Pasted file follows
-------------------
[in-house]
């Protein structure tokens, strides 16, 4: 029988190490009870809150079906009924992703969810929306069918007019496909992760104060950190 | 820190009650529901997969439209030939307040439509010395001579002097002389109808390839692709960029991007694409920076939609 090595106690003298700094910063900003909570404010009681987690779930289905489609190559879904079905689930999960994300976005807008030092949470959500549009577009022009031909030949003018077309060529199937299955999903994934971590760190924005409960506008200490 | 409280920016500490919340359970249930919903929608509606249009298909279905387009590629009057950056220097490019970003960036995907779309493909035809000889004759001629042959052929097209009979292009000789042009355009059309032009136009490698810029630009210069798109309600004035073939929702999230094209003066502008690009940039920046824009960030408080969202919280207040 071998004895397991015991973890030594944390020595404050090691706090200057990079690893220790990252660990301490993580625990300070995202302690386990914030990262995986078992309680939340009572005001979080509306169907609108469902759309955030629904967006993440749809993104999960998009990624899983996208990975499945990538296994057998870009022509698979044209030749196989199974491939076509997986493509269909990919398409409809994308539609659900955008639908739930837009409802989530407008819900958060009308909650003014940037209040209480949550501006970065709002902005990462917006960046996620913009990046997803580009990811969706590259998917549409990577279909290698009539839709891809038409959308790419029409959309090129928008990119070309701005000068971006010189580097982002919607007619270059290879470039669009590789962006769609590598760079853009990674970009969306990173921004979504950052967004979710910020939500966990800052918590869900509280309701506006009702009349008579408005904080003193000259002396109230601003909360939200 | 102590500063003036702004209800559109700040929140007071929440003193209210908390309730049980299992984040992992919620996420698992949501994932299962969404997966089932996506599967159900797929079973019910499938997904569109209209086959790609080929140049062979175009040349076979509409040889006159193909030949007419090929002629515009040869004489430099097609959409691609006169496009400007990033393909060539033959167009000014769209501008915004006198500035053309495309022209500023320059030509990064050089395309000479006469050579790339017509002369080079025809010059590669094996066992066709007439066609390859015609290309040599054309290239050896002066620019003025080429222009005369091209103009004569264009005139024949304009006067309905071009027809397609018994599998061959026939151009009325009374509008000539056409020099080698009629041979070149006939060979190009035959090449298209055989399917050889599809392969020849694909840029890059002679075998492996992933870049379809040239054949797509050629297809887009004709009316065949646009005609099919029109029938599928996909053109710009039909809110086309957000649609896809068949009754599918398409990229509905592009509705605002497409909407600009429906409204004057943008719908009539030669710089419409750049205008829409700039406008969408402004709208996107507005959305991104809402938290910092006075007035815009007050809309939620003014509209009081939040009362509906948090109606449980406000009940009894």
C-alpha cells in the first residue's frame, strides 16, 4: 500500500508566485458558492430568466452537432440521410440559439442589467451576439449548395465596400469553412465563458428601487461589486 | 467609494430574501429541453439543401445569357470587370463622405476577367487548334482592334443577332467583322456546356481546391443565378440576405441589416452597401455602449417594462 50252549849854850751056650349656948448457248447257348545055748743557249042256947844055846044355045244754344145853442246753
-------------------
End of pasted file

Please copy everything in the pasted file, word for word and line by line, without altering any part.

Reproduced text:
[in-house]
């Protein structure tokens, strides 16, 4: 029988190490009870809150079906009924992703969810929306069918007019496909992760104060950190 | 820190009650529901997969439209030939307040439509010395001579002097002389109808390839692709960029991007694409920076939609 090595106690003298700094910063900003909570404010009681987690779930289905489609190559879904079905689930999960994300976005807008030092949470959500549009577009022009031909030949003018077309060529199937299955999903994934971590760190924005409960506008200490 | 409280920016500490919340359970249930919903929608509606249009298909279905387009590629009057950056220097490019970003960036995907779309493909035809000889004759001629042959052929097209009979292009000789042009355009059309032009136009490698810029630009210069798109309600004035073939929702999230094209003066502008690009940039920046824009960030408080969202919280207040 071998004895397991015991973890030594944390020595404050090691706090200057990079690893220790990252660990301490993580625990300070995202302690386990914030990262995986078992309680939340009572005001979080509306169907609108469902759309955030629904967006993440749809993104999960998009990624899983996208990975499945990538296994057998870009022509698979044209030749196989199974491939076509997986493509269909990919398409409809994308539609659900955008639908739930837009409802989530407008819900958060009308909650003014940037209040209480949550501006970065709002902005990462917006960046996620913009990046997803580009990811969706590259998917549409990577279909290698009539839709891809038409959308790419029409959309090129928008990119070309701005000068971006010189580097982002919607007619270059290879470039669009590789962006769609590598760079853009990674970009969306990173921004979504950052967004979710910020939500966990800052918590869900509280309701506006009702009349008579408005904080003193000259002396109230601003909360939200 | 102590500063003036702004209800559109700040929140007071929440003193209210908390309730049980299992984040992992919620996420698992949501994932299962969404997966089932996506599967159900797929079973019910499938997904569109209209086959790609080929140049062979175009040349076979509409040889006159193909030949007419090929002629515009040869004489430099097609959409691609006169496009400007990033393909060539033959167009000014769209501008915004006198500035053309495309022209500023320059030509990064050089395309000479006469050579790339017509002369080079025809010059590669094996066992066709007439066609390859015609290309040599054309290239050896002066620019003025080429222009005369091209103009004569264009005139024949304009006067309905071009027809397609018994599998061959026939151009009325009374509008000539056409020099080698009629041979070149006939060979190009035959090449298209055989399917050889599809392969020849694909840029890059002679075998492996992933870049379809040239054949797509050629297809887009004709009316065949646009005609099919029109029938599928996909053109710009039909809110086309957000649609896809068949009754599918398409990229509905592009509705605002497409909407600009429906409204004057943008719908009539030669710089419409750049205008829409700039406008969408402004709208996107507005959305991104809402938290910092006075007035815009007050809309939620003014509209009081939040009362509906948090109606449980406000009940009894």
C-alpha cells in the first residue's frame, strides 16, 4: 500500500508566485458558492430568466452537432440521410440559439442589467451576439449548395465596400469553412465563458428601487461589486 | 467609494430574501429541453439543401445569357470587370463622405476577367487548334482592334443577332467583322456546356481546391443565378440576405441589416452597401455602449417594462 50252549849854850751056650349656948448457248447257348545055748743557249042256947844055846044355045244754344145853442246753